Another AGPS book, Communicating in Writing by Barbara Walsh (1989), devotes far less space to the subject but gives better advice. Her final word is: 'Sometimes you will have to do considerable rewriting'.
Here are some of my rules:
- Do not use he, his, or him unless the antecedent is obviously male. Do not use they and their as singular pronouns (too many people object to this).
- Bypass the problem of gender whenever possible. Use:
- imperative mood ('Do this.')
- second person (you, your)
- plural nouns and plural pronouns ('Customer engineers should be well trained on the machines they service.')
- Avoid contrived phrases such as he or she, he/she and so on.
- Avoid contrived nouns such as layperson.
- Avoid pronouns completely when you can:
- repeat the noun (sometimes this also makes your meaning clearer)
- use a or the instead
- find another solution
- In examples, use a mixture of male and female names, unless the situation clearly cannot include both sexes (for example, a medical text discussing pregnancy the doctor can be male or female, but the patient is always female - at least for a few more years). You can then refer to John as 'he' and Mary as 'she'. But beware of stereotyping the senior person as the male, and the subordinate as the female. Never use a 'feminised' noun (manageress, for example) when the normal noun (manager) covers both sexes.
- Never say woman doctor, lady lawyer, male nurse, or similar phrases. These phrases tend to be used in talking about individuals, and their sex usually becomes evident from other clues (the person's given name, or the use of a pronoun elsewhere in the discussion, for example); if their sex doesn't become evident from the context, it is clearly irrelevant.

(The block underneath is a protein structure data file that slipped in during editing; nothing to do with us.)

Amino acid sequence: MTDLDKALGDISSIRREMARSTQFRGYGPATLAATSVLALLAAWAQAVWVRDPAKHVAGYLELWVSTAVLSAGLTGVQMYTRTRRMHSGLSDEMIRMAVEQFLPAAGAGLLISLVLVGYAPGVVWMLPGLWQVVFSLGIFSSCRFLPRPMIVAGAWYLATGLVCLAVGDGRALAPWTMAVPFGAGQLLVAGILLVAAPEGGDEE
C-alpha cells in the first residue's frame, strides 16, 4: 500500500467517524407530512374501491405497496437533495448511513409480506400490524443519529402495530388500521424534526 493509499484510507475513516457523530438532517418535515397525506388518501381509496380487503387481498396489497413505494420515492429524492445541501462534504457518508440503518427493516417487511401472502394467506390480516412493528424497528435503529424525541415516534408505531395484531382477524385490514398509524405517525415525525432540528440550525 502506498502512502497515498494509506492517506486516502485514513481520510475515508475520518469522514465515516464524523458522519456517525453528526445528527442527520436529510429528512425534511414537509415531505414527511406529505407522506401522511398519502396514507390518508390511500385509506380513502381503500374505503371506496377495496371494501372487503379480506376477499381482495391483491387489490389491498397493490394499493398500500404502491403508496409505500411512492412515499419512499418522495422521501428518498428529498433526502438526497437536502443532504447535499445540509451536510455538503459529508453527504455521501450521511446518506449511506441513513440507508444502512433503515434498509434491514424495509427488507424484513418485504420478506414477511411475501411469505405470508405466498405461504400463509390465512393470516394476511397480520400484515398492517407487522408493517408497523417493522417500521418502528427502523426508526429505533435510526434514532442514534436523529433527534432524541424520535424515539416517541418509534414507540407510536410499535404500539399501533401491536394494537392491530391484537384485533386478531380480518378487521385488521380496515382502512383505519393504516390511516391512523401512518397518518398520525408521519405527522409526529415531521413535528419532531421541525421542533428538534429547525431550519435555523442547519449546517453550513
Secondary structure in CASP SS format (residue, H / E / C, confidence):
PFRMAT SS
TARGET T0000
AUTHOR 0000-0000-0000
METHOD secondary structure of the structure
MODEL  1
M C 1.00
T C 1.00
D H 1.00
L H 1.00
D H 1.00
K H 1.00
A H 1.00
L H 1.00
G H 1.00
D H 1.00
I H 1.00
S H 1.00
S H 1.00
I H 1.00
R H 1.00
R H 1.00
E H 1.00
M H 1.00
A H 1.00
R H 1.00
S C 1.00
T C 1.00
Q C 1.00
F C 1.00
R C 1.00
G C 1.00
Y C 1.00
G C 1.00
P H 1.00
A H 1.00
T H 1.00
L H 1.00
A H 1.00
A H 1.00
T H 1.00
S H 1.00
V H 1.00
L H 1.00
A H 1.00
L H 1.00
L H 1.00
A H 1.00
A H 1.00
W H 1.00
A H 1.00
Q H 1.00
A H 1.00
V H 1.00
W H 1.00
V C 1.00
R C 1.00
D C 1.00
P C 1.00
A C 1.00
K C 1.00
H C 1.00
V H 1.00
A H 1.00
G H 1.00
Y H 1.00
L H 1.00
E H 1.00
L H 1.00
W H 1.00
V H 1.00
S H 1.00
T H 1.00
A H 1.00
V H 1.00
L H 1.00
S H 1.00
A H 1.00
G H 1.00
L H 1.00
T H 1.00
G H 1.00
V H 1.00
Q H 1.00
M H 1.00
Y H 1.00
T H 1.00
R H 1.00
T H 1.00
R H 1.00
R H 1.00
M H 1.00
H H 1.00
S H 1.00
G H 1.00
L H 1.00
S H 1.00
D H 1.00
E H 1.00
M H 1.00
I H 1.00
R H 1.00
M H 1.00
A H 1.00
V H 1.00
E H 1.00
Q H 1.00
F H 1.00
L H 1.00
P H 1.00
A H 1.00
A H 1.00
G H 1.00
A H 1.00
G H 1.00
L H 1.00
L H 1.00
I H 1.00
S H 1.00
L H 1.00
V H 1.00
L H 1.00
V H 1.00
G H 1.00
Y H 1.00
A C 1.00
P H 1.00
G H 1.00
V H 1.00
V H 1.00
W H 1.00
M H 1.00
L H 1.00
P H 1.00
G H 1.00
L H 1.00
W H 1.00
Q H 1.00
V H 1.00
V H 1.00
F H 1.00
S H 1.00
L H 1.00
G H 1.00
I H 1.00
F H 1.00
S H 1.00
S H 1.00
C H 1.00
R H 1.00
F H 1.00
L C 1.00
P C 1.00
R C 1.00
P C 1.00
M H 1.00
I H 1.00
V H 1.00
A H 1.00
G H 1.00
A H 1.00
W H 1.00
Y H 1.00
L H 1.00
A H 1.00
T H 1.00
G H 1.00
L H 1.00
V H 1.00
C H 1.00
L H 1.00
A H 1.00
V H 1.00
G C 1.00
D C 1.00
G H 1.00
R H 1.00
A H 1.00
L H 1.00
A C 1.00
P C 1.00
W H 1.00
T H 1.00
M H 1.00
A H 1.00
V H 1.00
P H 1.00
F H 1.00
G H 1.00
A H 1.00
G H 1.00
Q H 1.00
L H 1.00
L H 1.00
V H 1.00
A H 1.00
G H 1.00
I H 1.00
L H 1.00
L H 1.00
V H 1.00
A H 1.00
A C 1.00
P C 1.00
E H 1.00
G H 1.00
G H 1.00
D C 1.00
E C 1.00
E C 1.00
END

I haven't gone into detail about titles, because it's usually not a major problem in technical writing (jobs tend to have gender-neutral titles: engineer, programmer, analyst, project leader, technician, manager, assistant, scientist; the two exceptions I can think of immediately are salesman and serviceman, which these days are generally called sales representative and service engineer or similar). Other forms of business writing provide ample opportunity to wrestle with the problem of titles, an area with major political overtones.
A footnote about the term gender-neutral. I prefer this term to non-sexist, because sexist is a value judgement, and the whole issue arouses strong emotions in many people. Gender-neutral is a descriptive term.